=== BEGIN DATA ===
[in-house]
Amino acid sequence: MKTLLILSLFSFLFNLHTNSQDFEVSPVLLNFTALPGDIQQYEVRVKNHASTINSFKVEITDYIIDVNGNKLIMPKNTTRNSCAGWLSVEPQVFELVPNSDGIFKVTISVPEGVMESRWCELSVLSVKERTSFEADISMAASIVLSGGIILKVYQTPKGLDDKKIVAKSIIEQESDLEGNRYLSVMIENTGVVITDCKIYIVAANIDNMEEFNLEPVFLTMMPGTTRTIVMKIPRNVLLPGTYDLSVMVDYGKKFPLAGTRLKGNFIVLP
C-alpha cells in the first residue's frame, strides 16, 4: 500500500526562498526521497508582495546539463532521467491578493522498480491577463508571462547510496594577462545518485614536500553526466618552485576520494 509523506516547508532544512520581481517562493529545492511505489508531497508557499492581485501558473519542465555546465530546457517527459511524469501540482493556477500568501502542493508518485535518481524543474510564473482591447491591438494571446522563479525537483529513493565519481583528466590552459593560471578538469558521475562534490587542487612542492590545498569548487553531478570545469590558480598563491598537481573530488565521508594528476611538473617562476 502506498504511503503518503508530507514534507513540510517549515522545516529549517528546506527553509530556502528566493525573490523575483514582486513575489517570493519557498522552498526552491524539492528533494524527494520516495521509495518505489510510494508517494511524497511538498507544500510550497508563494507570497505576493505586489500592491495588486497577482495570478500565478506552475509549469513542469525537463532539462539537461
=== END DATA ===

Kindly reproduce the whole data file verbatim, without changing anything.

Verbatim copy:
[in-house]
Amino acid sequence: MKTLLILSLFSFLFNLHTNSQDFEVSPVLLNFTALPGDIQQYEVRVKNHASTINSFKVEITDYIIDVNGNKLIMPKNTTRNSCAGWLSVEPQVFELVPNSDGIFKVTISVPEGVMESRWCELSVLSVKERTSFEADISMAASIVLSGGIILKVYQTPKGLDDKKIVAKSIIEQESDLEGNRYLSVMIENTGVVITDCKIYIVAANIDNMEEFNLEPVFLTMMPGTTRTIVMKIPRNVLLPGTYDLSVMVDYGKKFPLAGTRLKGNFIVLP
C-alpha cells in the first residue's frame, strides 16, 4: 500500500526562498526521497508582495546539463532521467491578493522498480491577463508571462547510496594577462545518485614536500553526466618552485576520494 509523506516547508532544512520581481517562493529545492511505489508531497508557499492581485501558473519542465555546465530546457517527459511524469501540482493556477500568501502542493508518485535518481524543474510564473482591447491591438494571446522563479525537483529513493565519481583528466590552459593560471578538469558521475562534490587542487612542492590545498569548487553531478570545469590558480598563491598537481573530488565521508594528476611538473617562476 502506498504511503503518503508530507514534507513540510517549515522545516529549517528546506527553509530556502528566493525573490523575483514582486513575489517570493519557498522552498526552491524539492528533494524527494520516495521509495518505489510510494508517494511524497511538498507544500510550497508563494507570497505576493505586489500592491495588486497577482495570478500565478506552475509549469513542469525537463532539462539537461